20 Questions for SHaCademics – Professor Sabine Lee

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1. What is your role within the History department? I am a member of the History Department with no particular administrative or leadership role within the department; but I am currently the Head of School of History and Cultures. In this I represent SHaC, which comprises the History Department and the three other departments (CAHA, DASA and IIICH)

2. What are your research interests? My main research interest is currently around the social consequences of armed conflict with a particular emphasis on gender-based violence, children born of war and the peacekeeping economies.

3. Where did you study (UG, PGT, PGR etc.)? I read mathematics, philosophy, history and education at the University of Düsseldorf (UG) before completing an M.Phil in International relations and a PhD in Modern History at the University of Cambridge.

4. Did you always know you wanted to go to university or in to academia? I initially trained to be a teacher, but then did a PhD and ended in academia – so no, I did not plan on an academic career. I am not even sure I had a clear sense of academia as a career choice when I started uni.

5. How long did it take and how did you manage to fund and complete your PhD? I completed my PhD in two years, partly because of funding pressures. When I started my PhD, Cambridge was blacklisted by the AHRB, the funder of humanities PhDs at the time. This meant that I had to obtain patchwork funding to cover different aspects of my work at different times, tapping into funding from the  German Academic Exchange Service (DAAD), the Konrad Adenauer Foundation, and the Mercedes Benz Foundation.

6. What was your PhD on? My Phd dealt with Anglo-German relations in the late 1950s and early 1960s, in particular before the background of developing European integration efforts and the Berlin Crisis.

7. What are you working on at the moment? I have just completed a book on children born of war in the 20th century. It covers five extensive case studies of children fathered by foreign soldiers and born to local mothers in WWII, the Vietnam War, the wars in former Yugoslavia, civil wars and genocides in sub-Saharan Africa and in peacekeeping operations. Arising out of this, I am currently engaged in some interdisciplinary work with scholars of global public health to study the experiences of peacekeeper-fathered children globally, with case studies in Haiti and the DRC.

8. What made you want to become a lecturer/academic? I entered academia from a teaching background. I enjoyed and still enjoy teaching, and academia presented me with an opportunity to combine my passion for research and teaching.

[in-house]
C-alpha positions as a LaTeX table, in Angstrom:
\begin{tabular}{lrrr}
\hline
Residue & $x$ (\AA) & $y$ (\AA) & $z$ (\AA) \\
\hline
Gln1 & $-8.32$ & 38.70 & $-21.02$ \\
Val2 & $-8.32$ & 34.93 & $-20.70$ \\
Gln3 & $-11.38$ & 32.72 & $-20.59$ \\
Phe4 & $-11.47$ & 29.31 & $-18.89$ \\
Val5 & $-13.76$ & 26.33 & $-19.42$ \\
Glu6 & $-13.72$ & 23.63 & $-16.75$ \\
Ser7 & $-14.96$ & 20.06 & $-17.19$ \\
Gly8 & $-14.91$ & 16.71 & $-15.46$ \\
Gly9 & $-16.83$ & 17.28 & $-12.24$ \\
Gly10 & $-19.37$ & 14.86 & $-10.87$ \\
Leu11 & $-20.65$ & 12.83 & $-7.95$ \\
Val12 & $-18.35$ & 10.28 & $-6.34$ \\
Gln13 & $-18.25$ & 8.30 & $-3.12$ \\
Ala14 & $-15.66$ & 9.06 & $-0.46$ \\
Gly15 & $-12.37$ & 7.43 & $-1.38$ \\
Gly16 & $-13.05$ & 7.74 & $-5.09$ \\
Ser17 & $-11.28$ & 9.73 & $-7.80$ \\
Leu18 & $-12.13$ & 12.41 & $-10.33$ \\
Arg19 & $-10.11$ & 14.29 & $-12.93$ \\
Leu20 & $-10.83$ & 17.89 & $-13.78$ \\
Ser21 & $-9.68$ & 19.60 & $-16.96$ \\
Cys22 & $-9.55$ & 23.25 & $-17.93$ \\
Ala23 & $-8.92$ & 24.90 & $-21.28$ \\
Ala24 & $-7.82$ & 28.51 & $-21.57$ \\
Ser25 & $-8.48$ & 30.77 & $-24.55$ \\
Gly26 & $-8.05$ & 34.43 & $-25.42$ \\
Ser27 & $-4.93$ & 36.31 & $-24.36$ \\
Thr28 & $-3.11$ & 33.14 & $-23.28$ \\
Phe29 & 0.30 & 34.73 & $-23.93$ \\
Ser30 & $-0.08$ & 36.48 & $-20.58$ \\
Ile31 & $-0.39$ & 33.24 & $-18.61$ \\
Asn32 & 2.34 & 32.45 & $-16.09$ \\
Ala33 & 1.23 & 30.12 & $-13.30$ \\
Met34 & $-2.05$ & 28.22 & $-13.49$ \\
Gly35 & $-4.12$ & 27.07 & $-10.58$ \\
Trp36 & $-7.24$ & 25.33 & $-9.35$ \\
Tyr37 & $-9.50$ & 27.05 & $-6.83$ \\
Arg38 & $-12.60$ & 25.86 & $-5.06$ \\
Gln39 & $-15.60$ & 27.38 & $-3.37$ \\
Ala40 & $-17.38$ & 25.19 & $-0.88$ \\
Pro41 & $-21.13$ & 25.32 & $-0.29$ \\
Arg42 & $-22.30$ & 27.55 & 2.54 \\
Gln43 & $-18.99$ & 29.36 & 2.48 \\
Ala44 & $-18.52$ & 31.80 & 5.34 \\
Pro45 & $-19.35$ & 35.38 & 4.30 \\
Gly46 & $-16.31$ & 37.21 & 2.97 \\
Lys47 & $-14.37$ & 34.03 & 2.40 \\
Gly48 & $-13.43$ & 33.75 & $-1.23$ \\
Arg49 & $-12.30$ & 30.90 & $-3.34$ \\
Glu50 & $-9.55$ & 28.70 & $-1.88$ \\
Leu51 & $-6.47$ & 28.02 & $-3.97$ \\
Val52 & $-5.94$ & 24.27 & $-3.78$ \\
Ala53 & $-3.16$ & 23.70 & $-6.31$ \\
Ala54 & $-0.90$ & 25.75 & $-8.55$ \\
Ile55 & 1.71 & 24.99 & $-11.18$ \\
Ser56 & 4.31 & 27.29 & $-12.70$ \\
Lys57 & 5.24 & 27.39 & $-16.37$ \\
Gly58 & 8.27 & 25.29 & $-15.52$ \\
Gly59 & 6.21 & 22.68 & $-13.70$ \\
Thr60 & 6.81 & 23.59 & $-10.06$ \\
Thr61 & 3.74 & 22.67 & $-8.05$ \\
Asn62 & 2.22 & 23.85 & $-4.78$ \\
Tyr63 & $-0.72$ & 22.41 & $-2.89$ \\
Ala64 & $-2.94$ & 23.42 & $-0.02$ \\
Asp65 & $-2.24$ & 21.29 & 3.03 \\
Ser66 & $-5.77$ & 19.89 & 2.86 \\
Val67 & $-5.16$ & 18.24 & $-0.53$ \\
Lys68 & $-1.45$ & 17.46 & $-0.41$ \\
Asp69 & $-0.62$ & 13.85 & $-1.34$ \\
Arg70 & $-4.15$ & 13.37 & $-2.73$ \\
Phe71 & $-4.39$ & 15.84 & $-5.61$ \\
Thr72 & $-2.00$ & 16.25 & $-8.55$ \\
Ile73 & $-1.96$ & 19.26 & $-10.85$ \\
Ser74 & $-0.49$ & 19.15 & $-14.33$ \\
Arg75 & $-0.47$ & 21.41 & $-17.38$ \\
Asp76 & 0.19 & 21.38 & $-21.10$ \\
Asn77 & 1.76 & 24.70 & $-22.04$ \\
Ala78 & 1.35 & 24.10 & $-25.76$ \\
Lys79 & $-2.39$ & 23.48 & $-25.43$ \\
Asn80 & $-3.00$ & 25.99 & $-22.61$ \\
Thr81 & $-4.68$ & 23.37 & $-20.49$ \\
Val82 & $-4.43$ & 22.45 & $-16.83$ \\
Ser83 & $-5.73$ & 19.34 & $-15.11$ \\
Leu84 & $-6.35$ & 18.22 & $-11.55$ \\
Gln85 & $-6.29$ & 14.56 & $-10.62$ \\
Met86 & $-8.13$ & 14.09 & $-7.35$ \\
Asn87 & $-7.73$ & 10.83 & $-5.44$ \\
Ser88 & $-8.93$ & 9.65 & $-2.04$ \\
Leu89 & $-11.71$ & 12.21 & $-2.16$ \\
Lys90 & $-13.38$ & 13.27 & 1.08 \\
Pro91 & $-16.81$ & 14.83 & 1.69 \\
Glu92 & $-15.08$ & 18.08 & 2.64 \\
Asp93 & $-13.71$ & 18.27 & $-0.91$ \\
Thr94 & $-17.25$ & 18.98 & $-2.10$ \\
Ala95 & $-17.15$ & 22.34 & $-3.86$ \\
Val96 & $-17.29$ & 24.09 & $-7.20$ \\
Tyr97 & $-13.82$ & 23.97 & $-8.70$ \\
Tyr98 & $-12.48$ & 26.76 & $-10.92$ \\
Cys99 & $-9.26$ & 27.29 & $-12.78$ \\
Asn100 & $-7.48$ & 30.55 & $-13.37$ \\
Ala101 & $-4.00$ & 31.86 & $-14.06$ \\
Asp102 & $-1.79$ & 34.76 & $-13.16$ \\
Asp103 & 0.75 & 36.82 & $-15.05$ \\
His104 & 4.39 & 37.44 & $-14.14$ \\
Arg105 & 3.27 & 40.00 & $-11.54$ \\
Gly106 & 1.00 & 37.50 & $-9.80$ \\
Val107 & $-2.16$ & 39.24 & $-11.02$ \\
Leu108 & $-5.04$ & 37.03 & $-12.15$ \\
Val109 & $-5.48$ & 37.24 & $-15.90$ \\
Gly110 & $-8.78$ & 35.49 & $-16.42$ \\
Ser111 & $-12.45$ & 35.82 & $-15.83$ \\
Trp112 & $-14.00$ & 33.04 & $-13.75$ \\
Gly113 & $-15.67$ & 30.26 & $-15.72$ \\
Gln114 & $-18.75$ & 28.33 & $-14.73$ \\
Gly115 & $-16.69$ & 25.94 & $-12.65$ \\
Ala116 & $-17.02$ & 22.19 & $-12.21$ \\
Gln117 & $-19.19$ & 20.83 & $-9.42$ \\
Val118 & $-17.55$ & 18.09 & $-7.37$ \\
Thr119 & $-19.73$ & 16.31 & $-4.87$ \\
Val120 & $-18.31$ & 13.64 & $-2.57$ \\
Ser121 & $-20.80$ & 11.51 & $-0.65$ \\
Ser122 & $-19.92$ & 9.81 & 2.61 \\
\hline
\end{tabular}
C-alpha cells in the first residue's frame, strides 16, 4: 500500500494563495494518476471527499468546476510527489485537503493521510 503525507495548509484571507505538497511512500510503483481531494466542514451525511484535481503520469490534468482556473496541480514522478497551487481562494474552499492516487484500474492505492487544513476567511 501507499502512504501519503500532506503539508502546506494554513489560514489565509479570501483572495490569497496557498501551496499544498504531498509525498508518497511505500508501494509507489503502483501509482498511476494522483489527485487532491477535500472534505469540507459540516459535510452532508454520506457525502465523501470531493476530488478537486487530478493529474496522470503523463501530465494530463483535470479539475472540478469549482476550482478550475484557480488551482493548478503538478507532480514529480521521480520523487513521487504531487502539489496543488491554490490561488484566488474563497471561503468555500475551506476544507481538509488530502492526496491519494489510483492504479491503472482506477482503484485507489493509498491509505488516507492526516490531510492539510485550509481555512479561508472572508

9. Name three books/films/podcasts you recommend to read/watch/listen to during lockdown.

  • Priyamvada Gopal: Insurgent Empire: Anticolonial Resistance and British Dissent
  • David Reynolds: In Command of History: Churchill Fighting and Writing the Second World War
  • Eunice Apio: Zura Maids

10. What is the most historically inaccurate film or scene you have watched or read? Where do I start?? I guess when a trailer starts with a subtitle: the truth behind the myth, I get nervous – and that applies to rather too many films …

11. Are you staying physically active during lockdown? If so, how, and do you suggest anything? Sadly only through long walks, but recently I have strengthened my neck by forcing myself to nod in rhythm when seeing Antonia bounce on her exercise ball during meetings. Does that count?

12. Do you have any pets? If so, what? No

13. What is your favourite film or TV series? Silent Witness.

14. Do you have a favourite band/album/genre of music? If so, what? Given that we are in a Beethoven anniversary year, I’ll make this the recordings of all Beethoven symphonies by the Chamber Orchestra of Europe conducted by Nikolaus Harnoncourt.

15. Do you have any unusual links or claims to fame? Hhhmmm – I am afraid I am pretty ordinary.

16. What skill would you one day like to master? Reliably score 3 pointers in basketball.

17. What takes up too much of your time? The honest answer is probably: work.

18. What songs have you completely memorised? Simon and Garfunkel’s Greatest Hits.

19. What advice would you give to your younger self? Chill

20. Do you have any top tips for academic work/study for our students?Take work seriously – but not excessively so. The corollary: take regular breaks.

When I was a second year maths student, I encountered the only teacher ever, to respond in a meaningful way to the well-known limits to students’ attention spans. He divided every 50 minute lecture into two parts and enforced a five minute break in the middle. That time was spent with non-course activities. In semester one, he spent the break teaching us first aid; in semester two he taught us survival skills when encountering different kinds of bears in the wilderness. The result of this was that

  1. I have accumulated fair amount of pretty useless knowledge about bears that I am unlikely ever to put to the test.
  2. I am a mean first aider.
  3. I still remember more about linear optimisation than any other subject in maths, 30 years on.